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Lifespan Development

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Title: Lifespan Development


1
  • Lifespan Development

2
Developmental Psychology
  • What shapes the way we change over time?
  • Focus on psychological changes across the entire
    life span
  • Every area of psychology can be looked at from
    this perspective
  • biological development
  • social development
  • cognitive/perceptual development
  • personality development

3
Fundamental Issues Nature vs. Nurture
  • What is role of heredity vs. environment in
    determining psychological makeup?
  • Is IQ inherited or determined early environment?
  • Is there a criminal gene?
  • Is sexual orientation a choice or genetically
    determined?
  • These are some of our greatest societal debates
  • Mistake to pose as either/or questions

4
Fundamental Issues Is Development Continuous?
  • Development means change change can be abrupt or
    gradual
  • Two views of human development
  • stage theories there are distinct phases to
    intellectual and personality development
  • continuity development is continuous

5
Fundamental Issues in Developmental Psychology
  • Critical period Are there periods when an
    individual is particularly sensitive to certain
    environmental experiences?
  • Are the first hours after birth critical for
    parent-child bonding?
  • Is first year critical for developing trust?
  • Easier to learn a language before age 10?

6
Overview of Genetics
  • Humans have 23 pairs of chromosomes
  • Chromosomes are long twisted strands of DNA
  • DNA is the chemical basis of heredity and
    carries instructions
  • Genes are the basic unit of heredity single
    unit of DNA on the chromosome

7
Dominant and Recessive
  • Genotypeunderlying genetic makeup
  • Phenotypetraits that are expressed
  • Dominant geneswill always be expressed if
    present
  • Recessive geneswill not be expressed unless they
    are in a pair

8
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9
Sex Linked Traits
  • Traits linked to the X or Y (sex) chromosomes
  • Usually recessive and carried on the X
    chromosome
  • Appear more frequently in one sex than another
  • Color blindness, baldness, hemophilia, Fragile X

10
Physical and Psychological Development Related
  • Physical development begins at conception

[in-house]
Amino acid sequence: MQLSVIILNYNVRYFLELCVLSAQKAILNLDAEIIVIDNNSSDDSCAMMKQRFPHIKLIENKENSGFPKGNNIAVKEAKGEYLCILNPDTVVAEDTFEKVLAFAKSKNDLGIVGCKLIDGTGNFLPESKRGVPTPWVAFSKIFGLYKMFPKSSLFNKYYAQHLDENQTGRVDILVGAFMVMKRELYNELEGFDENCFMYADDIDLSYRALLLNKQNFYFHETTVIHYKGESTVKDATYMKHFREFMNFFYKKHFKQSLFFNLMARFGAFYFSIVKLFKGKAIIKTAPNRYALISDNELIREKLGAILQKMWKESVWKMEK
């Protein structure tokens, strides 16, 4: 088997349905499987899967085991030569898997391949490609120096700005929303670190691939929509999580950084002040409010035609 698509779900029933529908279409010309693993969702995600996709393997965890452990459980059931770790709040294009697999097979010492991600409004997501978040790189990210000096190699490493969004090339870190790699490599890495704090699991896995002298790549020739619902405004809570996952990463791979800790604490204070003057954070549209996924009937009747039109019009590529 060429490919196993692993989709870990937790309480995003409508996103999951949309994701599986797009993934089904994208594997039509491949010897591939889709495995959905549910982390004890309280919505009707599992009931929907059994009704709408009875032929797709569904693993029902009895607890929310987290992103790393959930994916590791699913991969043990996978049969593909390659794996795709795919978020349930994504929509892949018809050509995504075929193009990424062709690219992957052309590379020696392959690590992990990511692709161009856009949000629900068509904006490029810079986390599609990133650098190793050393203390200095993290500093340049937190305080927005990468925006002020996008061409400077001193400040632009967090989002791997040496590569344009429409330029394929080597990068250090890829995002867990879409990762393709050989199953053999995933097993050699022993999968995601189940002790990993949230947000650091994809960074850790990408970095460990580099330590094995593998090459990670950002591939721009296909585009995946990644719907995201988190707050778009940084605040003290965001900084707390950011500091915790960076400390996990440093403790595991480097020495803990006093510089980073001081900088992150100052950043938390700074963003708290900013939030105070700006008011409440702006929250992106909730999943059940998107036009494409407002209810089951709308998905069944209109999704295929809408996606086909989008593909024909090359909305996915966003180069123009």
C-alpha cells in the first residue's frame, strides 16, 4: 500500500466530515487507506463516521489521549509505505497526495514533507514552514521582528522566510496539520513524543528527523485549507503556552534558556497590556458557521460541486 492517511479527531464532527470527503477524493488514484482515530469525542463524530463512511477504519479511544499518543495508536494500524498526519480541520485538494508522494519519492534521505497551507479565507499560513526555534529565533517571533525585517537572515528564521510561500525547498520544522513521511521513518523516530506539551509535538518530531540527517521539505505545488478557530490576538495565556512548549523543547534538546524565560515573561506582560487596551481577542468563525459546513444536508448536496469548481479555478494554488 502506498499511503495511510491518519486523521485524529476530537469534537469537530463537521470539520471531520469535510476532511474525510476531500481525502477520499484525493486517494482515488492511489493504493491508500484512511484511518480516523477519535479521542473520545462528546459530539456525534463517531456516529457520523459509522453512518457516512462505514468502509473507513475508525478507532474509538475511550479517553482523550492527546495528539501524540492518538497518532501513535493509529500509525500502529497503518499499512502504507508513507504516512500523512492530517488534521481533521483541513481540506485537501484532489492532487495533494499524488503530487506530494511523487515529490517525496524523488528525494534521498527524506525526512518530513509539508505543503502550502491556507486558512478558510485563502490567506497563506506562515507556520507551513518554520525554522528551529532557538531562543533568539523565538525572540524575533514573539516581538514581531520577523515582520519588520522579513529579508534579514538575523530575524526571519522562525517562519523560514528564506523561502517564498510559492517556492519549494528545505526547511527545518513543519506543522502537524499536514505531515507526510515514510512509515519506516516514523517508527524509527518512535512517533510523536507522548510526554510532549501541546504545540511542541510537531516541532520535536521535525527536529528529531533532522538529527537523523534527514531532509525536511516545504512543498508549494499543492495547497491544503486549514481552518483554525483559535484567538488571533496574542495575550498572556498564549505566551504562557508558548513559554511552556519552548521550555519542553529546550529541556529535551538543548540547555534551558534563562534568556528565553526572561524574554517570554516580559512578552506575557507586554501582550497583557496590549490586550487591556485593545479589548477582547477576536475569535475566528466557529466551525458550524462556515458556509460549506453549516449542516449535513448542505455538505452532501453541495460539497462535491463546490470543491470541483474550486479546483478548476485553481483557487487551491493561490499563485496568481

• Physical maturity sets limits on psychological
    ability
  • visual system not fully functional at birth
  • language system not functional until much later
  • Prenatal environment can have lifetime influence
    on health and intellectual ability

11
Prenatal Development
  • Conceptionwhen a sperm penetrates the ovum
  • Zygotea fertilized egg
  • Germinal periodfirst two weeks after conception
  • Embryonic periodweeks three through eight after
    conception
  • Fetal periodtwo months after conception until
    birth

12
8 week embryo
13
Prenatal Influences on Development
  • Nutrition
  • Anxiety
  • Mothers general health
  • Maternal age
  • Teratogensany agent that causes a birth defect
    (e.g., drugs, radiation, viruses)

14
Drugs
  • Over the counter
  • Alcohol
  • Cocaine
  • Heroine
  • Nicotine
  • Aspirin
  • Excess vitamins

15
Infant Abilities
  • Infants are born with immature visual system
  • can detect movement and large objects
  • Other senses function well on day 1
  • will orient to sounds
  • turn away from unpleasant odors
  • prefer sweet to sour tastes
  • Born with a number of reflex behaviors

16
Infant Reflexes
  • Rootingturning the head and opening the mouth in
    the direction of a touch on the cheek
  • Suckingsucking rhythmically in response to oral
    stimulation
  • Graspingcurling the fingers around an object

17
Social and Personality Development
  • Temperament--inborn predisposition to
    consistently behave and react in a certain way
  • Attachment-- emotional bond between infant and
    caregiver

18
Temperament
  • Easyadaptable, positive mood, regular habits
  • Slow to warm uplow activity, somewhat slow to
    adapt, generally withdraw from new situations